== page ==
5 Smart Companies Using Tech For Good
Sunday, May 20, 2012 1:14 PMLauren Hockenson

In our social entrepreneurship series, The World at Work, Mashable interviews the faces behind the startups and projects that are working to make a global impact.

By harnessing the power of the web and digital technology, these organizations help children with autism communicate, match volunteers to their perfect charity and fund classrooms all over the country. While the companies are diverse, they are all on a mission to change our lives for the better and improve society.

Here's a roundup of featured projects from the last week, including exclusive video interviews with the founders of these innovative startups. To read more and watch the videos, click through to the full story, and follow the series to learn about more breakthrough companies.

1. Keepon

Big Idea: Keepon is a little robot developed in Japan that is used to research childhood communication and interaction. The consumer version, MyKeepon, funds the construction and distribution of Keepons to labs around the globe.

Why It's Working: Keepon's simple design and mannerisms make it an effective communication tool that doesn't intimidate kids with autism. Also, its cuteness factor is nothing short of infectious.

Read the full story here.

2. Donors Choose

Big Idea: Donors Choose is an educational charity that allows donors to choose to fund a variety of classroom projects and materials.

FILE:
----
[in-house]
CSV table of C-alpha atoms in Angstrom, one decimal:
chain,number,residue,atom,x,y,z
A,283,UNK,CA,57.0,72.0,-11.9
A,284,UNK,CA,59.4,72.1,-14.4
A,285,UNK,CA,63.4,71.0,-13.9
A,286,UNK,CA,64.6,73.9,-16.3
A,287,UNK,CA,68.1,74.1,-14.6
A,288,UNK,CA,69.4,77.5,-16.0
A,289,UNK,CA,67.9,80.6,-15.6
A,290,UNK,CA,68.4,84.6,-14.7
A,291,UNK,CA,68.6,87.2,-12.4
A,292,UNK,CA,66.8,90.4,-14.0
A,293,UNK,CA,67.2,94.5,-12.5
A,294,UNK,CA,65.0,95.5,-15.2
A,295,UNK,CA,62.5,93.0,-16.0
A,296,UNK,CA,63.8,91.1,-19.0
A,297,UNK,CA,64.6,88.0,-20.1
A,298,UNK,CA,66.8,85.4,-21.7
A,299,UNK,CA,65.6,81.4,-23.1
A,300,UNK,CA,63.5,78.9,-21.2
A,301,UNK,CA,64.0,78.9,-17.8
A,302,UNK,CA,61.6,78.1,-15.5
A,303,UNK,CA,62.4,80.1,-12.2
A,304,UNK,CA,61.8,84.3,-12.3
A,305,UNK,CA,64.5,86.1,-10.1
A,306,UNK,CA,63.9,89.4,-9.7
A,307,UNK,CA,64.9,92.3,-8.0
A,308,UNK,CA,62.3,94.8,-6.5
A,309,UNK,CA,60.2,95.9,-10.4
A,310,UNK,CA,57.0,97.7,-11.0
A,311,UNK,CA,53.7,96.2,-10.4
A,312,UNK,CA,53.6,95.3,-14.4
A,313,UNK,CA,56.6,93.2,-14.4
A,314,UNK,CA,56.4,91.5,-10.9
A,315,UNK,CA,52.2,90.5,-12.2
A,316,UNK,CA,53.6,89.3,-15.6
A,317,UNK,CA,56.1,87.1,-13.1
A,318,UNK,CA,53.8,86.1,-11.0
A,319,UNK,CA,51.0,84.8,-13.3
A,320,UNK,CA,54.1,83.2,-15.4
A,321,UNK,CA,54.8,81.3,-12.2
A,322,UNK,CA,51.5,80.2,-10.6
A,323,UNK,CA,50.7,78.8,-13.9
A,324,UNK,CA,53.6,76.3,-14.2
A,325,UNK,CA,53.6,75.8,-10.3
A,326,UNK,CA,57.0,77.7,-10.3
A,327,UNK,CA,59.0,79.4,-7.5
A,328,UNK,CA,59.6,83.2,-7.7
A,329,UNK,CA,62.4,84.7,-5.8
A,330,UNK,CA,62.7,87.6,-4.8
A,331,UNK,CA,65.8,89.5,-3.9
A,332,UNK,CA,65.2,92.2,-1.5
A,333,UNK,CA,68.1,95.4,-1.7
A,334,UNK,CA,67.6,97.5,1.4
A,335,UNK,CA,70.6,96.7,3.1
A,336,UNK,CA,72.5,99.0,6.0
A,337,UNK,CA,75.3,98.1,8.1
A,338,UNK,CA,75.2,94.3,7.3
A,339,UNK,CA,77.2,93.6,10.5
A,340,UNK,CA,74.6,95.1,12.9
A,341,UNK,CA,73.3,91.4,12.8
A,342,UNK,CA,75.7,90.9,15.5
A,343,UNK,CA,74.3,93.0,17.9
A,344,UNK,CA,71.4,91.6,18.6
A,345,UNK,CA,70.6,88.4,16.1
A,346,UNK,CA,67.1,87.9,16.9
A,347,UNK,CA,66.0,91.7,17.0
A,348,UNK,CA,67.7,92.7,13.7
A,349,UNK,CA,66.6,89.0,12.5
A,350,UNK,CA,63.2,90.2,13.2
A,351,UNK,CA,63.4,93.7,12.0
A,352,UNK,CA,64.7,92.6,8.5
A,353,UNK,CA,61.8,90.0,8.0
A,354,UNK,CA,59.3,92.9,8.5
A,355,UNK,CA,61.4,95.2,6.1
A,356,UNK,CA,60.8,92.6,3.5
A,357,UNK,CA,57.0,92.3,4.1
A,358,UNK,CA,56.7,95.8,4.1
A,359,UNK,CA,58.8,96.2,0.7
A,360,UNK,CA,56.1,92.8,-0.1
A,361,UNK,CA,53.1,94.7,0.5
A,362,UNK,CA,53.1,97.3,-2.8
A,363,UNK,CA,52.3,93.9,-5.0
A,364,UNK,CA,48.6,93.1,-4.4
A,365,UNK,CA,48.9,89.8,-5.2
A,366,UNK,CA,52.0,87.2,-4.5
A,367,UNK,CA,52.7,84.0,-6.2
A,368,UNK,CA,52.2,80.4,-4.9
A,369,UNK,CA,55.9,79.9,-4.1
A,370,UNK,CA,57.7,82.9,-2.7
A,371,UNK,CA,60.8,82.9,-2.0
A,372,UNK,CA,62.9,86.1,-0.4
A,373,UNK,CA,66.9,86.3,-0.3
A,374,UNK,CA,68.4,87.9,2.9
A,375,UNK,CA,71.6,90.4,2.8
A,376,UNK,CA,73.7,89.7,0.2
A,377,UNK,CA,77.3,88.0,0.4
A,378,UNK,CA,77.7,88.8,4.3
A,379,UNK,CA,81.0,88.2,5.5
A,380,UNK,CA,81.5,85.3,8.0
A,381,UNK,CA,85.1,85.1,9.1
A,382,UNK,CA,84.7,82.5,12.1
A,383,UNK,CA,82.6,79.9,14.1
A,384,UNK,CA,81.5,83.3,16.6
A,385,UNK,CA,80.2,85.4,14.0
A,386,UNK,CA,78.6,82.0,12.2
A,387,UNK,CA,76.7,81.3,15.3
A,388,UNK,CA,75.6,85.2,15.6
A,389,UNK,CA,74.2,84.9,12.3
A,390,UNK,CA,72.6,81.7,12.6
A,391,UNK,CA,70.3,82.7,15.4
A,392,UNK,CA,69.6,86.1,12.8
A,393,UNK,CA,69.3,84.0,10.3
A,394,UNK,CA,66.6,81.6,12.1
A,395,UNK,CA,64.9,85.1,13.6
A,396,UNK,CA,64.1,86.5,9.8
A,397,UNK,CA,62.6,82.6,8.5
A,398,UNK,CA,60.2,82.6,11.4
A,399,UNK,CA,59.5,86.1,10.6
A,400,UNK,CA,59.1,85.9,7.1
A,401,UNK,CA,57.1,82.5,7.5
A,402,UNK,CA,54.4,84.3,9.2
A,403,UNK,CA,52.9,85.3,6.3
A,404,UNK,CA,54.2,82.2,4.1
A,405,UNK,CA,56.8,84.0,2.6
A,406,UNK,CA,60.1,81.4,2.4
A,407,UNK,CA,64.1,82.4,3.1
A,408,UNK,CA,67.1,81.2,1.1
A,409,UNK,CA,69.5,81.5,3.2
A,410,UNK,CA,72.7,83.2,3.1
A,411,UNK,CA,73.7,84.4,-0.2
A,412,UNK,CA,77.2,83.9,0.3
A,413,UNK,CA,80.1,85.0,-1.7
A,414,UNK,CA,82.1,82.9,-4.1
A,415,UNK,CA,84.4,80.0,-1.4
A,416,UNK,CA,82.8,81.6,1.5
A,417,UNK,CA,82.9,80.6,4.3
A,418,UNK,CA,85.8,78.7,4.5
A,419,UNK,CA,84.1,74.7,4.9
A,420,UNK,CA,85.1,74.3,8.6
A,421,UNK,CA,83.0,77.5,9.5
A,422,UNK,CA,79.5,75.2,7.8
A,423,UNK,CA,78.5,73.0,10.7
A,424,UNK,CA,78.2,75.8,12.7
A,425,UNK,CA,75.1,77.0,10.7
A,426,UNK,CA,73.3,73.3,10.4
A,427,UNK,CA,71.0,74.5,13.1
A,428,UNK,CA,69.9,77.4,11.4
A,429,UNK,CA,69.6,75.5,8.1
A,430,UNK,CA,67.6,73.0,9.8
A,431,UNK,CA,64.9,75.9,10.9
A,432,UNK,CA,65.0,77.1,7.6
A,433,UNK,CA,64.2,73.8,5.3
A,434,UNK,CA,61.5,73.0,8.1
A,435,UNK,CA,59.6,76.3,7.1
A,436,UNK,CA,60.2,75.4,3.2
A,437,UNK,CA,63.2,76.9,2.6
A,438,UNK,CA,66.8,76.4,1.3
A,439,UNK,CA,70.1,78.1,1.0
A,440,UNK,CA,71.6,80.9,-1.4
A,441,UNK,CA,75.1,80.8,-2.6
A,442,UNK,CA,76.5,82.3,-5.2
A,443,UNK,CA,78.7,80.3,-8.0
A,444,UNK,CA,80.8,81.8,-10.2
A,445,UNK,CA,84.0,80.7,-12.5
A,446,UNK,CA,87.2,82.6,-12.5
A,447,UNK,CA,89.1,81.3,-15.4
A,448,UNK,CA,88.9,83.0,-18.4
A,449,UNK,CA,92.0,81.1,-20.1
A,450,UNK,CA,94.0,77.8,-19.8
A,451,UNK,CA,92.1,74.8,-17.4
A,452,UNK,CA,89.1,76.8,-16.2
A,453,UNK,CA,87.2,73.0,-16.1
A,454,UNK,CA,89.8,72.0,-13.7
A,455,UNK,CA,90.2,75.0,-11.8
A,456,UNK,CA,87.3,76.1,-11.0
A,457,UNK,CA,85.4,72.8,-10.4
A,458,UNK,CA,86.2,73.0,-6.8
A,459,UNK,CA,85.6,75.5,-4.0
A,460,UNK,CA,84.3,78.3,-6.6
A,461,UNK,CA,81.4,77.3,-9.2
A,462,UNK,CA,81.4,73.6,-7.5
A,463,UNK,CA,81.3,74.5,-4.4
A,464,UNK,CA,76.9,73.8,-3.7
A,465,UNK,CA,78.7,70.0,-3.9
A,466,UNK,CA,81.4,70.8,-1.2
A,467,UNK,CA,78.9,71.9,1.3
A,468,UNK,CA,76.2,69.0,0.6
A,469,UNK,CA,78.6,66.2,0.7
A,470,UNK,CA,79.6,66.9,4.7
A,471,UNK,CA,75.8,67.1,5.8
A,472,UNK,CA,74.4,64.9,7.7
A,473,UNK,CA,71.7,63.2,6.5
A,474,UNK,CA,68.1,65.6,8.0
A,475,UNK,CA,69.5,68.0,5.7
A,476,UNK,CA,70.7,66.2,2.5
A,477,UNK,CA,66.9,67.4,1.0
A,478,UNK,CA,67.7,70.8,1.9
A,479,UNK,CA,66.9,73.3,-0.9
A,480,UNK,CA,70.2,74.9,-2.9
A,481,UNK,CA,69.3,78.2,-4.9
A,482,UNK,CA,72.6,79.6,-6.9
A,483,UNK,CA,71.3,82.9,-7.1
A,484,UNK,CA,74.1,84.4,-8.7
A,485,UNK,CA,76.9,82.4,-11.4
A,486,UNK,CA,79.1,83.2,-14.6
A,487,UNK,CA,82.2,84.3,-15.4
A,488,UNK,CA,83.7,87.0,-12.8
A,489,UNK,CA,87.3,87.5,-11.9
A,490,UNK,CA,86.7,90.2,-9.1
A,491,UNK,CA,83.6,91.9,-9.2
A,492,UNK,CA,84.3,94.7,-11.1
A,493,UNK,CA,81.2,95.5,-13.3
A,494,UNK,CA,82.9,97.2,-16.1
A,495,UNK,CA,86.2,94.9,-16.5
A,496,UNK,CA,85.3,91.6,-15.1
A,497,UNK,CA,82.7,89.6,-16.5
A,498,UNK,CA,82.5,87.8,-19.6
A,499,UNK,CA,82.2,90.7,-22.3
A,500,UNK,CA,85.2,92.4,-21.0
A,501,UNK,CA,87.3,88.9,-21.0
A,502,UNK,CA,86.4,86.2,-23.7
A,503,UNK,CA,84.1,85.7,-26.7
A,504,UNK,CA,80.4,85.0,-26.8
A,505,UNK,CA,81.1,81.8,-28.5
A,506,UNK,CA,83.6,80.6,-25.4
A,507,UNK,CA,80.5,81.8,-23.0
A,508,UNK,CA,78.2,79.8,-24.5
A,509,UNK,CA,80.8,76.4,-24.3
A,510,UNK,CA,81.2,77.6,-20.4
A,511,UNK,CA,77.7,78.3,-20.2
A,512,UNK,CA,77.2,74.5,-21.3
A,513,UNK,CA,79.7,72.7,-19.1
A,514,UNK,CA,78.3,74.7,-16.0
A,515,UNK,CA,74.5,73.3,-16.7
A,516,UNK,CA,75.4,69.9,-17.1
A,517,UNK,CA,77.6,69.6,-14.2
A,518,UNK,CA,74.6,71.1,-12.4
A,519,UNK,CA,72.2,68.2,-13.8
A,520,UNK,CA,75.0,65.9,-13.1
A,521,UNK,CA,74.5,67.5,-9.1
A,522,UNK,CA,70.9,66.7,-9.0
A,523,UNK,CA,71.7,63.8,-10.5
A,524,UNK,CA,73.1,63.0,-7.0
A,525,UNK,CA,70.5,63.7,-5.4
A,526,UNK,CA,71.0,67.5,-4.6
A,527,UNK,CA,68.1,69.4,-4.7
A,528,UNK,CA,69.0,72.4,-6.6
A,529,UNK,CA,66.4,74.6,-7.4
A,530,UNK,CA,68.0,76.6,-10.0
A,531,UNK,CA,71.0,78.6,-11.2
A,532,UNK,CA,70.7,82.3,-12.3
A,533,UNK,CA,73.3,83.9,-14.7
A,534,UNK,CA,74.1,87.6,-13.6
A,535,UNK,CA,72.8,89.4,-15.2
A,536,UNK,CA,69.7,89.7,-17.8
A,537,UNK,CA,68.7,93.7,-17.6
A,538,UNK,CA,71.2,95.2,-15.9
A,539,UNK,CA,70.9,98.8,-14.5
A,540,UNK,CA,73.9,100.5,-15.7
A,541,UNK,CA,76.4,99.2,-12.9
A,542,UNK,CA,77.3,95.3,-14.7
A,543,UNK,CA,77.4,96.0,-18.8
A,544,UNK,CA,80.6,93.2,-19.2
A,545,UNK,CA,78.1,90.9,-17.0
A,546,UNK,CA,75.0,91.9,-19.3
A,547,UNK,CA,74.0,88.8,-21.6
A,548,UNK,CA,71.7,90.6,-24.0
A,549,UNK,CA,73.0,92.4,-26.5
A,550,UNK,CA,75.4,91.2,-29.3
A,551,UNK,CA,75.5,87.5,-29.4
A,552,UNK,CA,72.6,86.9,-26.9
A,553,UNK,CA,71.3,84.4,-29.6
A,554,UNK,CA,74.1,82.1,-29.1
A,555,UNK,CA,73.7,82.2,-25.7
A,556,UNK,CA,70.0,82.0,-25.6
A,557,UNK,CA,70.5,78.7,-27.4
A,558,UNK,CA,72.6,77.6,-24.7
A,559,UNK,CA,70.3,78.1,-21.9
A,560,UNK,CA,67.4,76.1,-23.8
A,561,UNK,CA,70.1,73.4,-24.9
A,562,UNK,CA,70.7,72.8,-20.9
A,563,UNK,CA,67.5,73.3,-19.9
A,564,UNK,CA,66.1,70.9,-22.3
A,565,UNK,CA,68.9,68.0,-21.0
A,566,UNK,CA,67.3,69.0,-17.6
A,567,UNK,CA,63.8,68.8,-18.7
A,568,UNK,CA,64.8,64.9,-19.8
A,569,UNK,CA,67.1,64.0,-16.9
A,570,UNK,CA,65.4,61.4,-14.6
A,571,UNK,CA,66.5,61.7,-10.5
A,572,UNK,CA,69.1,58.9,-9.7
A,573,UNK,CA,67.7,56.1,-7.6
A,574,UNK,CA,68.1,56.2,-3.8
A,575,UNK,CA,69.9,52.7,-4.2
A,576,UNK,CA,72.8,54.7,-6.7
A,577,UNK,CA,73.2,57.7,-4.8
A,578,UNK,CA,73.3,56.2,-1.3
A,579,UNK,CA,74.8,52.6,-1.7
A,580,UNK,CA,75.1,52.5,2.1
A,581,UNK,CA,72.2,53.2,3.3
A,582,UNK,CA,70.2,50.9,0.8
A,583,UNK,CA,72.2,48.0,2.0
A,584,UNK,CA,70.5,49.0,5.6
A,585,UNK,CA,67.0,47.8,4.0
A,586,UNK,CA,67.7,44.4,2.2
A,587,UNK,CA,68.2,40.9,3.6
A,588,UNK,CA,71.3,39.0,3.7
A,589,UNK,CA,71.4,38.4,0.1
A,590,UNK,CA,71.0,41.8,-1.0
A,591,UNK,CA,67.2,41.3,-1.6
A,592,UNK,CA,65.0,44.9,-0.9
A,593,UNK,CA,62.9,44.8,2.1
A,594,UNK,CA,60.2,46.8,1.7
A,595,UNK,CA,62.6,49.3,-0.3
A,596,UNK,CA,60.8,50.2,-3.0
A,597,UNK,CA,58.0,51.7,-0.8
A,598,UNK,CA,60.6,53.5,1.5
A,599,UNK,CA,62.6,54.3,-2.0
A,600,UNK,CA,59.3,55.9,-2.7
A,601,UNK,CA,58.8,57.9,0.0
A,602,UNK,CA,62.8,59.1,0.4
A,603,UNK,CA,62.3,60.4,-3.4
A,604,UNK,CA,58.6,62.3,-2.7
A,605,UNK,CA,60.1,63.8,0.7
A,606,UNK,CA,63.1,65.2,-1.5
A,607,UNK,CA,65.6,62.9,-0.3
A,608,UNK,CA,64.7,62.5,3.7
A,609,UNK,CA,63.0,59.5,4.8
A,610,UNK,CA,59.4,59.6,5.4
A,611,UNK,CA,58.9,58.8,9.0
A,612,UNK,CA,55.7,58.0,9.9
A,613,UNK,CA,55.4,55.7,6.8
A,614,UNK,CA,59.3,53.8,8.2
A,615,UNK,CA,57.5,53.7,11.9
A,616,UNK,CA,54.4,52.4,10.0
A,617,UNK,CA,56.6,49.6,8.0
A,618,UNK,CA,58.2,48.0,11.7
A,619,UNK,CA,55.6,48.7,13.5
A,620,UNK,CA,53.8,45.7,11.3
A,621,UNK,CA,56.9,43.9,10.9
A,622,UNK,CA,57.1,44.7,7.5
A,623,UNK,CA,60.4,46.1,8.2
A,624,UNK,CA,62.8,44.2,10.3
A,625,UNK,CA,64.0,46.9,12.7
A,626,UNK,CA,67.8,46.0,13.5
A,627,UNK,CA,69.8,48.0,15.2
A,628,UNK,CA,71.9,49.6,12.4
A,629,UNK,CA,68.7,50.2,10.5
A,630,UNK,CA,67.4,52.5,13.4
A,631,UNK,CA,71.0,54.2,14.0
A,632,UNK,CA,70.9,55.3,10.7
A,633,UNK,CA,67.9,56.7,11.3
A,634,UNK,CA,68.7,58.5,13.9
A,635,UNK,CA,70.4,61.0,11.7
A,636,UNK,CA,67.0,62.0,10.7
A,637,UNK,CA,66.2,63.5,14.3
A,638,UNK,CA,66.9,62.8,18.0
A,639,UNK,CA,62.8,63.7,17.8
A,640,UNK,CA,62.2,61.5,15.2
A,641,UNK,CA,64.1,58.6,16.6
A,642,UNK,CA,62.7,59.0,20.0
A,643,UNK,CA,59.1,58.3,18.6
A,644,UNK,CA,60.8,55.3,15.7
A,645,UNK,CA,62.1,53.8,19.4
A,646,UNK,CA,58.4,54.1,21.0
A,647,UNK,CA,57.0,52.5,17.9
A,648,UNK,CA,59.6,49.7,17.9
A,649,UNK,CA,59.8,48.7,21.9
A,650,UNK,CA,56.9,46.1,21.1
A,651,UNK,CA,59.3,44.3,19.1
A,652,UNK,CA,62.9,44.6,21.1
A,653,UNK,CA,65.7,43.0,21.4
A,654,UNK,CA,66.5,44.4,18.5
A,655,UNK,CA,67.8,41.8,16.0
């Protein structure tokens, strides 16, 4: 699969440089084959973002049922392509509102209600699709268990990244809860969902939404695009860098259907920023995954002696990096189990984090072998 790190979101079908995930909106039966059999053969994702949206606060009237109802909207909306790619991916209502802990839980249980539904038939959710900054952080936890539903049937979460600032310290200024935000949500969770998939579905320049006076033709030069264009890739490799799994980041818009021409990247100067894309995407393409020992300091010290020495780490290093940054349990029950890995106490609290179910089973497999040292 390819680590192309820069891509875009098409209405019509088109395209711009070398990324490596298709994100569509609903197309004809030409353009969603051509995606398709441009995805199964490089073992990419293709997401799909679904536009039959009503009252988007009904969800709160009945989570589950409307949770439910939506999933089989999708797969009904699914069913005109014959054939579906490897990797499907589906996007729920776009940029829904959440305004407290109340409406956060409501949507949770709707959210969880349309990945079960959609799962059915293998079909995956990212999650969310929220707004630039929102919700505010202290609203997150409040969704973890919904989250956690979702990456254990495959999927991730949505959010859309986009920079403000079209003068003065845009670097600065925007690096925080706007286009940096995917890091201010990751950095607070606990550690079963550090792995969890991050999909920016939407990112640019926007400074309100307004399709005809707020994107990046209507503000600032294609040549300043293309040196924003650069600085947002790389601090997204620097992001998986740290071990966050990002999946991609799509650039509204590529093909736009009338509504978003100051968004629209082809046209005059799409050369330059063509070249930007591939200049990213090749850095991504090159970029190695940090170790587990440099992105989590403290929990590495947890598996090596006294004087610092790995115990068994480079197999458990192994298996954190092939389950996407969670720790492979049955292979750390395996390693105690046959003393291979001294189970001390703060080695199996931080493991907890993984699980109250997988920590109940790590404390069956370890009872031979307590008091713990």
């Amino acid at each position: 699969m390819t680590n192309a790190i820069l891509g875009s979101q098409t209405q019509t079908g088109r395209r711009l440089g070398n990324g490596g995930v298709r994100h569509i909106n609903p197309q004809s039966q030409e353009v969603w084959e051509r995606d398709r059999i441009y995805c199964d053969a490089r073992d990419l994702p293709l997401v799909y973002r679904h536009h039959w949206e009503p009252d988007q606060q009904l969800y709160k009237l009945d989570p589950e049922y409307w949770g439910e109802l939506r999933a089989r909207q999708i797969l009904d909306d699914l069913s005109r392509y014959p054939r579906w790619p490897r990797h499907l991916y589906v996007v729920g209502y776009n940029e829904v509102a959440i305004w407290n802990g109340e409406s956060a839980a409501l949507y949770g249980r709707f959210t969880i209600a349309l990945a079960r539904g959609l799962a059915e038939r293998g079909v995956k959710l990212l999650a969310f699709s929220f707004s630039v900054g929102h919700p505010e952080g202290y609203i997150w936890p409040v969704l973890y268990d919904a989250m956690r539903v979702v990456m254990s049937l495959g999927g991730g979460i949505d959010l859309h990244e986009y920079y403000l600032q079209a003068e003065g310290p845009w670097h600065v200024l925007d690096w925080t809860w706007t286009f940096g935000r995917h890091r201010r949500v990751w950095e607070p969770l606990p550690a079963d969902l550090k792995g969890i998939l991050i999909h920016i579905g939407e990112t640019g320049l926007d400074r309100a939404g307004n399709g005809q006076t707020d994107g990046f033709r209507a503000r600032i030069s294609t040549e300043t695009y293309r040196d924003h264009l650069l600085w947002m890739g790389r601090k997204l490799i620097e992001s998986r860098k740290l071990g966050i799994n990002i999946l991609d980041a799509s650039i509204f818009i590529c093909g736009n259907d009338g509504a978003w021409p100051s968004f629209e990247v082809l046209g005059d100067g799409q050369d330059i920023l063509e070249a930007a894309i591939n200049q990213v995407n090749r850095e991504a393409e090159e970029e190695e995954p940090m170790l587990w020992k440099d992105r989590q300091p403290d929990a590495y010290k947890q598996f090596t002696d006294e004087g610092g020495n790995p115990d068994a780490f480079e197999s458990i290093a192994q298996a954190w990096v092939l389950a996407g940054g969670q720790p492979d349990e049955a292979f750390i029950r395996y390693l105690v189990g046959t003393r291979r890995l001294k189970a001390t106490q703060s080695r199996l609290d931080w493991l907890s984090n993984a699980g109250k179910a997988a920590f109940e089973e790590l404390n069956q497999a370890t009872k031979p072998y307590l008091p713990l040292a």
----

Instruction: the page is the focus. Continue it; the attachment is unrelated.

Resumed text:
Why It's Working: With more than $116 million raised and 6 million kids helped in classrooms all over the country, Donors Choose has been increasing its impact and surpassing funding records every year since it went live in 2003.

Read the full story and see the video here.

3. Social Reality

Big Idea: Social Reality is an app developer that integrates philanthropy and gaming into brands' social media strategies.

Why It's Working: The app network blends gaming and social good to create viral digital engagement programs as part of a brand's social strategy. Its network of social apps reaches more than 300 million visitors each month.

Read the full story here.

4. Idealist

Big Idea: Idealist is a platform that helps connect non-profits and charities with volunteers, interns and employees.

Why It's Working: With more than one million registered users, Idealist is a conduit for those interested in working at non-profits or charities to find a job with purpose. It's also a win for non-profits and charities, which benefit from visibility and resources found on Idealist's website.

Read the full story and see the video here.

5. Raspberry Pi

Big Idea: Raspberry Pi is a small, lightweight computer that runs on Linux and costs next to nothing -- the Model A retails at $35, while the forthcoming Model B will be priced at $25.

Why It's Working: By far the cheapest computer on the market, the creator of Raspberry Pi hopes to get the gadget in the hands of children all over the world.

Read the full story here.

What do you think of the efforts of these startups and foundations? Let us know in the comments below.